You own a property that has “prime development potential” written all over it. It’s got everything – great location, public utilities nearby, and zoning for a use that’s in demand. The market’s really hot and developers are contacting you every day to ask if you’re interested in selling. So you ask yourself “why sell now?” If you wait, you’ll get much more for the land – right?
Maybe and maybe not. How much you can get for the property 3 or 4 years from now could hinge on issues that have nothing to do with interest rates and market conditions. The second most important rule in real estate (and especially with development property) is that value is relative to use.
The future value of your property can dramatically increase if events occur to make it more desirable to potential buyers. Conversely, your land could be worth much less in the future if things happen to decrease its utility to buyers. Simply put, time can either work for you or against you.
Higher Future $$$
With a little luck, your parcel could be in just the right place at the right time – like an area that’s been targeted for growth. A cross-county expressway is in the works as the result of years of planning at the state and county levels, and your property is along the corridor of the proposed highway. The local government is updating its master or comprehensive plan and decides that properties in this area should be zoned to permit more intensive development.
Perception becomes reality. Residential and commercial developers zero in on the area. Soon plans emerge for housing developments and major retail and commercial facilities (a regional mall, shopping centers, theme parks and office campuses), and public utilities will be extended or expanded to handle the growth that’s expected to occur in this area.
Sit back and enjoy the ride. You could see a substantial rise in the value of your property because of these anticipated changes. But stay on top of events to make sure that you sell before the area reaches its peak.
Lower Future $$$
On the other hand, the passage of time can bring changes that either limit how your property can be used or impact its economic or physical feasibility for development. Local, county and state governments have the power to enact laws that prohibit or suspend a particular activity such as development or review for a specified period of time to allow a condition to be corrected or a change to be put into effect. These “moratoria” can last weeks, months or even years.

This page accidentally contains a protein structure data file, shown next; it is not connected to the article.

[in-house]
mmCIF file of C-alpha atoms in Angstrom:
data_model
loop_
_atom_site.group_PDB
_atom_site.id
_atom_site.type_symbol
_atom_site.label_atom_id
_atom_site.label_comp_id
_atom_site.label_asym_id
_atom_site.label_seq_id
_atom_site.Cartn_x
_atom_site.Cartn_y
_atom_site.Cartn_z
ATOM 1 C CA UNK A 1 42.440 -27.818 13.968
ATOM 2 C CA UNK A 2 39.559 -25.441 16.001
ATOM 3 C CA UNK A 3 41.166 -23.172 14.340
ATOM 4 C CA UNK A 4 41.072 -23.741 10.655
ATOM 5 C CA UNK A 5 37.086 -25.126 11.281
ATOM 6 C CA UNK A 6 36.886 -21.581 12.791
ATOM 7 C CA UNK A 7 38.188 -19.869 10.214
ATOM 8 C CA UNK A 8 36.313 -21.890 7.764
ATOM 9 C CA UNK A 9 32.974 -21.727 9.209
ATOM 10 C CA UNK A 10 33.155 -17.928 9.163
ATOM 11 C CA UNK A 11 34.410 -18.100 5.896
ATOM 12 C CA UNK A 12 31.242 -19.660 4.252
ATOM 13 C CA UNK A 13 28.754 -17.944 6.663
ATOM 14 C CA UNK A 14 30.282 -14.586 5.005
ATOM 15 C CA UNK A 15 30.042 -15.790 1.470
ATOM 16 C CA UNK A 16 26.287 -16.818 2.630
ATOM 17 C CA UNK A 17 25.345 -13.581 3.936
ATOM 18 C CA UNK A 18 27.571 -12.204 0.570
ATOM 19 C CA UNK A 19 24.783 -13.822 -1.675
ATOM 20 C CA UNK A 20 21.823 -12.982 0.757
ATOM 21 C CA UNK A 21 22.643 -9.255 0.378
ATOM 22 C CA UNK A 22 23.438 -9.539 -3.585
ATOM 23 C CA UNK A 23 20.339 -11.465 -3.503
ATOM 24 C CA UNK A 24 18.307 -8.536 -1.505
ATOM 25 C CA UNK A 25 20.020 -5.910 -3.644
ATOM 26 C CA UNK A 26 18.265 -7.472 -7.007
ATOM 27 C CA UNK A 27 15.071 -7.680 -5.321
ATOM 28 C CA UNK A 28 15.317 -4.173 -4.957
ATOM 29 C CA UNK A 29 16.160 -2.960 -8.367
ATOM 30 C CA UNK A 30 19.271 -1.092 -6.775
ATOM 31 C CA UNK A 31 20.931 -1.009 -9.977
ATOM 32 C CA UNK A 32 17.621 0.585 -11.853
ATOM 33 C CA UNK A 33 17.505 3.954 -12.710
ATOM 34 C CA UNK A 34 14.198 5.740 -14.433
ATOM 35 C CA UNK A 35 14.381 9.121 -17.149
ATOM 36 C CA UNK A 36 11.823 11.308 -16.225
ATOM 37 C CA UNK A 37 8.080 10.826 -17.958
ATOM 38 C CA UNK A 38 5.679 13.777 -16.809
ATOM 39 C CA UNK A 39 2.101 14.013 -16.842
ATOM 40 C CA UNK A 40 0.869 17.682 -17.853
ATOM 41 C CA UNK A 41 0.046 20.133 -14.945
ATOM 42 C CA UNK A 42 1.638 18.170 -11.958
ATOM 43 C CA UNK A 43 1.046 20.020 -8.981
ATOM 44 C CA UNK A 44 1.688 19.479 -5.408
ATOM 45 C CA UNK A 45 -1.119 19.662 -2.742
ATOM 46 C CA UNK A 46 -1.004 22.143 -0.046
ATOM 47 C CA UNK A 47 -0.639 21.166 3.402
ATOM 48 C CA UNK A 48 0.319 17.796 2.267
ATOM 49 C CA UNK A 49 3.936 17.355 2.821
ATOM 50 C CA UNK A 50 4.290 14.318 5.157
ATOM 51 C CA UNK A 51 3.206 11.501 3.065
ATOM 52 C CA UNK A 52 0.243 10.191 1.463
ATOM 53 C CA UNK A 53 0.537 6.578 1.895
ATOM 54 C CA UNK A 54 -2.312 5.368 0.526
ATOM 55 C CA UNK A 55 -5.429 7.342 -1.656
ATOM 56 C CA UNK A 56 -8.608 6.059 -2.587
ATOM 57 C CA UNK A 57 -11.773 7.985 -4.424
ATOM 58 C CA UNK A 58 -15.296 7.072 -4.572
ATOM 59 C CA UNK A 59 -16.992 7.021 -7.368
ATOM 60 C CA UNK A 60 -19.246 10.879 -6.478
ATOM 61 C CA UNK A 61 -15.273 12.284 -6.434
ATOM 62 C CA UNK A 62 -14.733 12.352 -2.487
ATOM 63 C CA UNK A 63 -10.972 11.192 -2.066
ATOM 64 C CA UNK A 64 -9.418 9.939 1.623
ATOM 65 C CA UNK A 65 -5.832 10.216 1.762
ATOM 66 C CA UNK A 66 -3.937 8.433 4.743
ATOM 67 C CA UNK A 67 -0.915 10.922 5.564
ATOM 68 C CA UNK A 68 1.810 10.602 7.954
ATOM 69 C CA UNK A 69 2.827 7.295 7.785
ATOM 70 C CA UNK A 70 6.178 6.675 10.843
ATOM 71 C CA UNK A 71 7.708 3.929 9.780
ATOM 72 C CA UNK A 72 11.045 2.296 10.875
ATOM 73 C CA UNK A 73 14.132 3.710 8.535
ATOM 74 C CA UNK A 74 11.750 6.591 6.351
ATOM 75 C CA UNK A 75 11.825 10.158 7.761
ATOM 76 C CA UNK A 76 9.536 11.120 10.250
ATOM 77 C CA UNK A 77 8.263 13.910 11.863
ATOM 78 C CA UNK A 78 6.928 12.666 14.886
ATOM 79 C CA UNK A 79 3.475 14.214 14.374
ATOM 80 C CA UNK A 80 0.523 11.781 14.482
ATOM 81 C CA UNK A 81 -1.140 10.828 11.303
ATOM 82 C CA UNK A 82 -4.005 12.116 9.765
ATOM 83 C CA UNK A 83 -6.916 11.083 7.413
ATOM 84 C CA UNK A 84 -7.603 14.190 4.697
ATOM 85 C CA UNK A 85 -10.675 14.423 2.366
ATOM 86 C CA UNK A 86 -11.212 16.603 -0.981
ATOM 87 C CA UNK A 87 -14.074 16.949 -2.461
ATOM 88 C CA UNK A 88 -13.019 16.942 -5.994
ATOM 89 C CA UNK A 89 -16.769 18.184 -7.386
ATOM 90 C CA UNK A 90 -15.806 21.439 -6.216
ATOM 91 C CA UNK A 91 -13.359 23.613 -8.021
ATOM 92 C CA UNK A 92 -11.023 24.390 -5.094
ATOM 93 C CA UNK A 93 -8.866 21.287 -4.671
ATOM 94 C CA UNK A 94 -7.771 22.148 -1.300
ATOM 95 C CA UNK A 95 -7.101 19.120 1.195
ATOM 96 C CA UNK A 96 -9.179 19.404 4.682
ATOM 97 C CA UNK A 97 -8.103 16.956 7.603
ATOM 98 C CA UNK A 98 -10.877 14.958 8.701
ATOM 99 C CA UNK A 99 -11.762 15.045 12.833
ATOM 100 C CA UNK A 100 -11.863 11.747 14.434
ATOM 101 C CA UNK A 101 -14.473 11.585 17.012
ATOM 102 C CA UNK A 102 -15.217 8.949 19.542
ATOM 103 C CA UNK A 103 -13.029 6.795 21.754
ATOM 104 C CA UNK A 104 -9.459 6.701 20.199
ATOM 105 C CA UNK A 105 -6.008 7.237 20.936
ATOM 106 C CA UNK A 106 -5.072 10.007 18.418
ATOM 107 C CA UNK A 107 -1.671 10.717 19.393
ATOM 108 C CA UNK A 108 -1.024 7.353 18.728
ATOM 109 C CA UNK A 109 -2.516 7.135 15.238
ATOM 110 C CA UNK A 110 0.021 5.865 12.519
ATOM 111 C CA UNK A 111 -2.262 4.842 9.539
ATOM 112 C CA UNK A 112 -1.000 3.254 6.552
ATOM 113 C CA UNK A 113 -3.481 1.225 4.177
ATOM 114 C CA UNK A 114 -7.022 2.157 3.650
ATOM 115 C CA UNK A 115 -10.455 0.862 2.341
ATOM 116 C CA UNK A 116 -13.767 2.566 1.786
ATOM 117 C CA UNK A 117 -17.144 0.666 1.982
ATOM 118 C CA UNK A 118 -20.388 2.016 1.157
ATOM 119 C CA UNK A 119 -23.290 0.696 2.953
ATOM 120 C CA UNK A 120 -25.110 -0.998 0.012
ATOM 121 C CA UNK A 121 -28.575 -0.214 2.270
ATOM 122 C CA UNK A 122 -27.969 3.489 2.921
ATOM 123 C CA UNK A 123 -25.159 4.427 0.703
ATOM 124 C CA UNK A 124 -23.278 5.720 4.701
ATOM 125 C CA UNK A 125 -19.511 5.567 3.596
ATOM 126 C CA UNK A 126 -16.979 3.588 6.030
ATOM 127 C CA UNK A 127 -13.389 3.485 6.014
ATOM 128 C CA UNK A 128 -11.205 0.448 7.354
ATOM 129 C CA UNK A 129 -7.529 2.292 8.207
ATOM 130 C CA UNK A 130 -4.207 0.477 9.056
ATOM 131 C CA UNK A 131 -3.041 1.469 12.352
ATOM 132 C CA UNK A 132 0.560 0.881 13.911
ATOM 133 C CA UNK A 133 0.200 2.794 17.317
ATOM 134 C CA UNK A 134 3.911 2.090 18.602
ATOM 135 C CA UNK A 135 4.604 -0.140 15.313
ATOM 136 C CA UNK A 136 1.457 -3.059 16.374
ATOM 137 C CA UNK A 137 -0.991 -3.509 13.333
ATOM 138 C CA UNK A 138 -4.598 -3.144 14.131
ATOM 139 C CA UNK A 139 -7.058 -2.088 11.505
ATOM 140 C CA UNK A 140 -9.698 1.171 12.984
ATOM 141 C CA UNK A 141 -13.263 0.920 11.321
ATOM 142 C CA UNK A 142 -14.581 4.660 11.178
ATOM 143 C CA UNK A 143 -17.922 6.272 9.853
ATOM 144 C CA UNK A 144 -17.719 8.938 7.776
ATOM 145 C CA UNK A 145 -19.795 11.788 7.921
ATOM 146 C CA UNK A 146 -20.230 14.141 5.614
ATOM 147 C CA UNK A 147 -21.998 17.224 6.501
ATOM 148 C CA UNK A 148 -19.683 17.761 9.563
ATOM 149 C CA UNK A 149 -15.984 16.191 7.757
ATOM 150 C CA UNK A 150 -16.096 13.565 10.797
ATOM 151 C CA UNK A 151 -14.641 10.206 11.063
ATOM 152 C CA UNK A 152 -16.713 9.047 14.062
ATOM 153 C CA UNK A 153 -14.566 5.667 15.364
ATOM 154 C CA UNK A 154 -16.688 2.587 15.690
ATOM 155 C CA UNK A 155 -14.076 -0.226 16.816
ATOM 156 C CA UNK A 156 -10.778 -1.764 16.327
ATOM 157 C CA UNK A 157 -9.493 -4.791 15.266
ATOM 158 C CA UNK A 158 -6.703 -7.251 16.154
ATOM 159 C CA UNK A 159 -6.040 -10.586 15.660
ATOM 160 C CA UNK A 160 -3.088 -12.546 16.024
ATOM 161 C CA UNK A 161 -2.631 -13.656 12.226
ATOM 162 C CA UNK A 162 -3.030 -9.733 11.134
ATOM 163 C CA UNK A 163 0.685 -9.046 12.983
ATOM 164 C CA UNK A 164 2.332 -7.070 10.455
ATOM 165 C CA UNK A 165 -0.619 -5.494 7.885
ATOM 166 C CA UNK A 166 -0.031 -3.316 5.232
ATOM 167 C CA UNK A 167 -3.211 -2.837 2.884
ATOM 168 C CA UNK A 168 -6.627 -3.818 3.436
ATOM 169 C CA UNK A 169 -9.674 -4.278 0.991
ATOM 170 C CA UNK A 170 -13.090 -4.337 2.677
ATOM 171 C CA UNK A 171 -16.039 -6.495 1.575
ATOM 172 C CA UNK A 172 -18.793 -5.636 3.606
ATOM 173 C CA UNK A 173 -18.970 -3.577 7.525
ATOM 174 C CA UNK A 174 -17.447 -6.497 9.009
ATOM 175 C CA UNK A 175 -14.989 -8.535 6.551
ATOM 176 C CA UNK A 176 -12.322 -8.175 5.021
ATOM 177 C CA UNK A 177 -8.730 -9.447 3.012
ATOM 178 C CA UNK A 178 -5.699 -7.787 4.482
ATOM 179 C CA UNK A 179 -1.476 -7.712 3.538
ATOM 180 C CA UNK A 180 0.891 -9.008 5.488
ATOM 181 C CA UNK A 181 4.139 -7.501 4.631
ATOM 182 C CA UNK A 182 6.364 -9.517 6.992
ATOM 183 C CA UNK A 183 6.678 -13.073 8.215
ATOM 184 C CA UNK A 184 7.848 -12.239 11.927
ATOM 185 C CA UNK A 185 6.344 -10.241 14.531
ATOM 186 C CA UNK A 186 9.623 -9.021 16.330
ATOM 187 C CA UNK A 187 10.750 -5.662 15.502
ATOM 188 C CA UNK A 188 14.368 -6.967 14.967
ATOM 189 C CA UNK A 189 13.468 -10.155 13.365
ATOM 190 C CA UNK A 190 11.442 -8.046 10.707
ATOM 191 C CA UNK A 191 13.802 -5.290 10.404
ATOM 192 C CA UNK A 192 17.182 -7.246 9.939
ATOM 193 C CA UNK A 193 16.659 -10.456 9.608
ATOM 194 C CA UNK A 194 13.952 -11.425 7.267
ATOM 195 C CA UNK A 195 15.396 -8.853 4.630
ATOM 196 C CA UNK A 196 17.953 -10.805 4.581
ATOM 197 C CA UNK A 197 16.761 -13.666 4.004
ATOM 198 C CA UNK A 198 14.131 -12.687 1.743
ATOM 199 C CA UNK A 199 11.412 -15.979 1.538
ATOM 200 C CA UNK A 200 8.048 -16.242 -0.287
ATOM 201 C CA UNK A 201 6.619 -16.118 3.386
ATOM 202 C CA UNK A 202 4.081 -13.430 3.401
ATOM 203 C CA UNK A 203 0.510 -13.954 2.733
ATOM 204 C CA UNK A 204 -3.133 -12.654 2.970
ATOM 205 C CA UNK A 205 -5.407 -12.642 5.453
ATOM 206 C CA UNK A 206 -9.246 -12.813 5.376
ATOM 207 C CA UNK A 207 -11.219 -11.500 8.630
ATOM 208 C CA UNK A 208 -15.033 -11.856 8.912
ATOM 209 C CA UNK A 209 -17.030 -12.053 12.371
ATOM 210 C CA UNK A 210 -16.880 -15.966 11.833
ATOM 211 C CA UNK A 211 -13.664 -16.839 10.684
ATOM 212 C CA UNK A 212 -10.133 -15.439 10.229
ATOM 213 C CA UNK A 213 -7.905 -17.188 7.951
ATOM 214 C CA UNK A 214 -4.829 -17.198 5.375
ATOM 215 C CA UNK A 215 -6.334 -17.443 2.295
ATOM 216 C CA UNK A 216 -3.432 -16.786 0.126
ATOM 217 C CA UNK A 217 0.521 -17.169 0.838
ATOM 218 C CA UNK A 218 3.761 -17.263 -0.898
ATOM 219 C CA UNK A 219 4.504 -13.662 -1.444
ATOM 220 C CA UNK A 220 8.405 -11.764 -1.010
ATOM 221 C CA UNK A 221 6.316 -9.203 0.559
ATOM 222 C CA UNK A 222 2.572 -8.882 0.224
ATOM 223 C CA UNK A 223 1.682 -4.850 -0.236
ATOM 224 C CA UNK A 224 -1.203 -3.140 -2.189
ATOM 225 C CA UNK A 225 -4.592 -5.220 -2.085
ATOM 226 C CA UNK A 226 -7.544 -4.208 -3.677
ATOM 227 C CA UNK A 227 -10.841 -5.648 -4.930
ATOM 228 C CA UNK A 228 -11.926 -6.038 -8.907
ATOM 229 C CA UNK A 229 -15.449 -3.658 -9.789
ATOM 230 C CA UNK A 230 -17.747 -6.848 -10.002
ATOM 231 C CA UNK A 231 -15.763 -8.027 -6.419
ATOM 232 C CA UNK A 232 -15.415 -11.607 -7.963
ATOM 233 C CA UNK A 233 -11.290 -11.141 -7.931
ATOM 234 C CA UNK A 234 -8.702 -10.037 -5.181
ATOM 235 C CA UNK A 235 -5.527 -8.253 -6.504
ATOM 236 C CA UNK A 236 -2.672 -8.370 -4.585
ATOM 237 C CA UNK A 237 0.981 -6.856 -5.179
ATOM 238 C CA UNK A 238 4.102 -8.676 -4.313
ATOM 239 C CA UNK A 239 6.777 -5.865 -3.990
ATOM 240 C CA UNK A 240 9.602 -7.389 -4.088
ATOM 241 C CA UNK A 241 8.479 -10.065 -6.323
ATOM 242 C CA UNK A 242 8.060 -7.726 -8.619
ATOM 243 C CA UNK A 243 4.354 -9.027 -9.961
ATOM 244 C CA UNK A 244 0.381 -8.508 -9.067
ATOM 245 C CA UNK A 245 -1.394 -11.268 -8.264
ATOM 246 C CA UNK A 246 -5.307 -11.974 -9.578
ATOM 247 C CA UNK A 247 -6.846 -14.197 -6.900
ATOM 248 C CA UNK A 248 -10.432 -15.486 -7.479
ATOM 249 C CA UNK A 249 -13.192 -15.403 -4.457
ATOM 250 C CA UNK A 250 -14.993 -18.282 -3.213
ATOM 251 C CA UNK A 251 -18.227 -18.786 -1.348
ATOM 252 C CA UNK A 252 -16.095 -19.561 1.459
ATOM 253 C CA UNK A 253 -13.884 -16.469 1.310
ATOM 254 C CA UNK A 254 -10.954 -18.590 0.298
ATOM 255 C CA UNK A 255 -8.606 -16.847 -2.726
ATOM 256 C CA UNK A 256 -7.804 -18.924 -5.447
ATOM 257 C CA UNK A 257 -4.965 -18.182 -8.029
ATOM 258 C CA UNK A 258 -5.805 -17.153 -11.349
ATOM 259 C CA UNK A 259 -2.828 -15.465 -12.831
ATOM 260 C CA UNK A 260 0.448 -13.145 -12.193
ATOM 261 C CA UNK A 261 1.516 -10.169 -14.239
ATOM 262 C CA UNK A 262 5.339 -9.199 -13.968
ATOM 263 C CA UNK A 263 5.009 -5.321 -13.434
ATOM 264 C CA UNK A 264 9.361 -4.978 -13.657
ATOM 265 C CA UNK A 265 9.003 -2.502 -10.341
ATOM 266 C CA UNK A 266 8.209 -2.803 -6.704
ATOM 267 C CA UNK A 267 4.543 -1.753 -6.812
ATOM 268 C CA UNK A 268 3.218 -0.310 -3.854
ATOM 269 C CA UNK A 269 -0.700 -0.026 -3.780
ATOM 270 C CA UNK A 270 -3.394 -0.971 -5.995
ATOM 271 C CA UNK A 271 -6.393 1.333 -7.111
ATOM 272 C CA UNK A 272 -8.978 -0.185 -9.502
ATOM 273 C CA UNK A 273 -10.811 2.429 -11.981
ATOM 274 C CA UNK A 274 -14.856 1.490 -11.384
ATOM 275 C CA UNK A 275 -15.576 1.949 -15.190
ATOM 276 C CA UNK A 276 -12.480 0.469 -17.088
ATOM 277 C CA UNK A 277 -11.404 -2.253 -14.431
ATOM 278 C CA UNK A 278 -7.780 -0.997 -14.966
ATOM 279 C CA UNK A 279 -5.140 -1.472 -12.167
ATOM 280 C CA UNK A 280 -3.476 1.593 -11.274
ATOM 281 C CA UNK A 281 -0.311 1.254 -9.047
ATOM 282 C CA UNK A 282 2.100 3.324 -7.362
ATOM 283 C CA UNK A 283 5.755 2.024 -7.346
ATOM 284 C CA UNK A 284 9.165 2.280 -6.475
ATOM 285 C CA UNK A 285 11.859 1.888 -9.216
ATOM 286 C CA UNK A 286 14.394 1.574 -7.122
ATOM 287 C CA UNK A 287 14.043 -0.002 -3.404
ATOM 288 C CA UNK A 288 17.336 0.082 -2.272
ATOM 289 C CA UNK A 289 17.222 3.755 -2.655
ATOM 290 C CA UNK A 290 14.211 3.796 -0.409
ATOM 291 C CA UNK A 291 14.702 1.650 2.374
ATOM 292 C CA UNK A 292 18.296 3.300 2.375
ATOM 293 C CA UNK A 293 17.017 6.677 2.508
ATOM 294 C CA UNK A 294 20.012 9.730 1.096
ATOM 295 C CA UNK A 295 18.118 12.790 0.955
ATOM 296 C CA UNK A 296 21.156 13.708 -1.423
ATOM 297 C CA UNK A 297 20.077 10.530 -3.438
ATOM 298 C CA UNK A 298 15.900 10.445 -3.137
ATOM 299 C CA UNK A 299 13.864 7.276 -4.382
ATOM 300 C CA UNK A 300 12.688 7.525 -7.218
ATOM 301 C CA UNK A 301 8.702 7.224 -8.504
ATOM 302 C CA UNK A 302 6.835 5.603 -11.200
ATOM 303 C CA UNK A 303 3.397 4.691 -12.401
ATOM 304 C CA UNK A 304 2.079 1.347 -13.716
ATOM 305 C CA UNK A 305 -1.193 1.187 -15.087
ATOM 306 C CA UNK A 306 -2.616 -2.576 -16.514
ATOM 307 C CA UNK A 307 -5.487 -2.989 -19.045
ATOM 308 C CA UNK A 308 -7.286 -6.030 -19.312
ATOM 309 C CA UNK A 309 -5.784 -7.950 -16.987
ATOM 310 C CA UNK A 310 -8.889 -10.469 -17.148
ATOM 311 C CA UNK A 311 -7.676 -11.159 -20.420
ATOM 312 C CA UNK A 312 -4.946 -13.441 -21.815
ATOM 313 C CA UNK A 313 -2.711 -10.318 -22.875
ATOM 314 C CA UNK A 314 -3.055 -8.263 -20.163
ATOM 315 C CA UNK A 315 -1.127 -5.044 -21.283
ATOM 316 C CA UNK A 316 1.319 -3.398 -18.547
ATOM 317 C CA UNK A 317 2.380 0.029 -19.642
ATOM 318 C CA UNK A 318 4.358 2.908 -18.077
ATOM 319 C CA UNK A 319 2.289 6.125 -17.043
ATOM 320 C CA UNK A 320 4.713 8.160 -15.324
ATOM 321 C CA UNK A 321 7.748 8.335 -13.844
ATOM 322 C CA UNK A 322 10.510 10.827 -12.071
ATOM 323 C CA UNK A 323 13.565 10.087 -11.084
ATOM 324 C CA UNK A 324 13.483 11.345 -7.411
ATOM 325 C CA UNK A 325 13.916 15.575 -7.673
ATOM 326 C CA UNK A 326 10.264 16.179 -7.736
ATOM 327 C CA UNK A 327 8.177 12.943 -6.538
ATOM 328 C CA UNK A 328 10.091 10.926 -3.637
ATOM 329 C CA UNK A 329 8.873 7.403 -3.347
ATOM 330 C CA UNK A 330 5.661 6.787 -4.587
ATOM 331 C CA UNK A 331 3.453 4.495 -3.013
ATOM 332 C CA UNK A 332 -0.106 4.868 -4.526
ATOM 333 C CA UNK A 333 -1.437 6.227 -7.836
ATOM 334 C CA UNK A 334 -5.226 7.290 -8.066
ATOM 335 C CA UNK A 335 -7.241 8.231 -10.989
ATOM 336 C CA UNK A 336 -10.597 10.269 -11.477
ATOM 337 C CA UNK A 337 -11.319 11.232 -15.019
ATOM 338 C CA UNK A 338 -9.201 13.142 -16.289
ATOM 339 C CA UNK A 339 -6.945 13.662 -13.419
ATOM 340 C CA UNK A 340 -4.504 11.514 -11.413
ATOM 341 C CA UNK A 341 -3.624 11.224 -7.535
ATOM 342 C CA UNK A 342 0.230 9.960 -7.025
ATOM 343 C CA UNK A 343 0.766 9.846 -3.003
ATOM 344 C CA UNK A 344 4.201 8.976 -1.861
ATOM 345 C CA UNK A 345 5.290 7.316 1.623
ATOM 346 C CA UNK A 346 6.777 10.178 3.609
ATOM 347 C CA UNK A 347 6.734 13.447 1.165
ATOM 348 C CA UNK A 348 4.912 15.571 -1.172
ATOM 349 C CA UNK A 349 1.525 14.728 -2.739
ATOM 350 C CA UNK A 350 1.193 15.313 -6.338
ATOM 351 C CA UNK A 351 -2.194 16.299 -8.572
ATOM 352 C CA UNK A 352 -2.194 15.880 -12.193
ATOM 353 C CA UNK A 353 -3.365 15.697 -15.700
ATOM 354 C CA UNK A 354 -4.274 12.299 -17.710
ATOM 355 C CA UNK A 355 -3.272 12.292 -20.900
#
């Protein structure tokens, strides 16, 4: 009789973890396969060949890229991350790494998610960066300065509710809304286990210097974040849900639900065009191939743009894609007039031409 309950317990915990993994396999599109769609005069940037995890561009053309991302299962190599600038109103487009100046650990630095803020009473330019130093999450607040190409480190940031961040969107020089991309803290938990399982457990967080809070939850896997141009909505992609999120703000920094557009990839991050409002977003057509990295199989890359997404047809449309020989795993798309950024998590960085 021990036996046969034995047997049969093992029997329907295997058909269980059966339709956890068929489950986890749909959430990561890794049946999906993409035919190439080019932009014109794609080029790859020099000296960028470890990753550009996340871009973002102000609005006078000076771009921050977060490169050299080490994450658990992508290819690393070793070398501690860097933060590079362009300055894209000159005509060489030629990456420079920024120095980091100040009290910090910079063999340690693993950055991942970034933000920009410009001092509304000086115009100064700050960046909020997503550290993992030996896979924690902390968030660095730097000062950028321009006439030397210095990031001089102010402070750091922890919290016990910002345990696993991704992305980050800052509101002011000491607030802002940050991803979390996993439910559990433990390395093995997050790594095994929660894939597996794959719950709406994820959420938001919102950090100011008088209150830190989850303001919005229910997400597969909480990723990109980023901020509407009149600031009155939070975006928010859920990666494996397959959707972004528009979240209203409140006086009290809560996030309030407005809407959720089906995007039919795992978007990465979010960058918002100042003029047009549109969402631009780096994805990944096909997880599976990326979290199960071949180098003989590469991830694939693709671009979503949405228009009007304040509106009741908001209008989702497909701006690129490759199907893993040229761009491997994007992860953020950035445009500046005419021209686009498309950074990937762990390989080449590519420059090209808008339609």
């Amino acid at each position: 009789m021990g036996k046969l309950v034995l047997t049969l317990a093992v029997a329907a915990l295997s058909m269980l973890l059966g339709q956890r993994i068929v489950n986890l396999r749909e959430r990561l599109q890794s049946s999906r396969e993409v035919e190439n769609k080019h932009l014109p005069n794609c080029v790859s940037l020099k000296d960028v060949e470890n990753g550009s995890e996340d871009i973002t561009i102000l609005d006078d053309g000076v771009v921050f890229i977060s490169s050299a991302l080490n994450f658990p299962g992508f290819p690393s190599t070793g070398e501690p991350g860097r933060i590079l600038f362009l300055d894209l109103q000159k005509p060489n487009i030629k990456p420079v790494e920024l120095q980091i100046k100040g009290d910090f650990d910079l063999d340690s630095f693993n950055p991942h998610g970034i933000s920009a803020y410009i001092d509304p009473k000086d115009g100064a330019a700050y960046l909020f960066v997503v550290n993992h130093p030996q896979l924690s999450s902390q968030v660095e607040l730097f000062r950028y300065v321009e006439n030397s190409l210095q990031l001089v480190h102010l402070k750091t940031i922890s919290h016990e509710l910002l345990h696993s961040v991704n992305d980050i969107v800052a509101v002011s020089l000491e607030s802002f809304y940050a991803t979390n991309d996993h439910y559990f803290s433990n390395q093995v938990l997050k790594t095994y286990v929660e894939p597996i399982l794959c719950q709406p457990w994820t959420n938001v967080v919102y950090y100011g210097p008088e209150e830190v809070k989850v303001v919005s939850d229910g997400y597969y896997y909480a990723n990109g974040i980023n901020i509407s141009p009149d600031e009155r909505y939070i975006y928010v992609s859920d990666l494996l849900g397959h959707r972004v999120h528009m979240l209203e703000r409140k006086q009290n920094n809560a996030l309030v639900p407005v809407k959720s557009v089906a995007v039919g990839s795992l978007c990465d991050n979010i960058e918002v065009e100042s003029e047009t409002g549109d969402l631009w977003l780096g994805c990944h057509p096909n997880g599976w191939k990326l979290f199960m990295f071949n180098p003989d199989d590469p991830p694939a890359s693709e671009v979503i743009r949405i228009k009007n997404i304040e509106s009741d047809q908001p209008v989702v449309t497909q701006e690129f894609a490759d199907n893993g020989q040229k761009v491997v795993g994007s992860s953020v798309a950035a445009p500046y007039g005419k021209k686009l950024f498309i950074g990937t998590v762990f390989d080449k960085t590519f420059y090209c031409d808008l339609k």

Suppose your property is in an area that has been exploding with development. Builders have bought up virtually all of the available sewer permits. The local government imposes a moratorium and stops issuing any more sewer and building permits until the existing sewage treatment plant is expanded or a new plant is designed, built and put on line.
Either way, development could be put on hold for years because only the properties that have sewer permits can be built out. You’d have a hard time finding buyers after the moratorium went into effect because builders wouldn’t be interested in tying up resources on a property they couldn’t develop for the foreseeable future. If you couldn’t wait to sell, you might have to cut your price by 30-50%.
Next week, your local government might decide that it wants to change the zoning classification of your property and it would set the wheels in motion to make the change official in a matter of months. Or it could adopt amendments to the ordinance that would increase the minimum lot size or reduce the allowable density of development for properties in a particular zoning district. Once these changes went into effect, the inherent value of the affected properties would drop to correspond with the decrease in their projected yield.
Changes to the subdivision and land development ordinance could have the effect of increasing the cost of site improvements and decreasing value. Development potential of properties that don’t have access to public sewer would be severely impacted by passage of tougher approval standards by state or county governments for on-site sewage disposal systems. These regulations determine not only the type of disposal system permitted, but ultimately the number of lots.
Land development approvals and permits don’t remain effective forever. Laws of individual state, county and local governments dictate the life of these approvals. You decide you want to subdivide and sell your property, and you get final approval from your town government of a plan for 10 lots. A couple of years go by before you get an acceptable purchase contract from a buyer.
During the due diligence period, the buyer finds out that time has run out on the subdivision plan that was approved. It’s no longer valid so the buyer is going to have to start from scratch and submit a new subdivision plan. The worst of it, however, is that over the past few years, the town has enacted changes in the subdivision or zoning ordinances. These changes now apply to your property and they adversely impact the economic feasibility of developing it. Your buyer wants out of the deal unless you’re willing to renegotiate price and terms.
Events don’t happen overnight. There’s a time lag between when ideas, proposals or plans are formulated and when they’re finalized and ready to be put into effect. So you need to project into the future and then work back from that to determine the timing and length of your window of opportunity to sell your property. In short, know when to hold and when to take the money and run.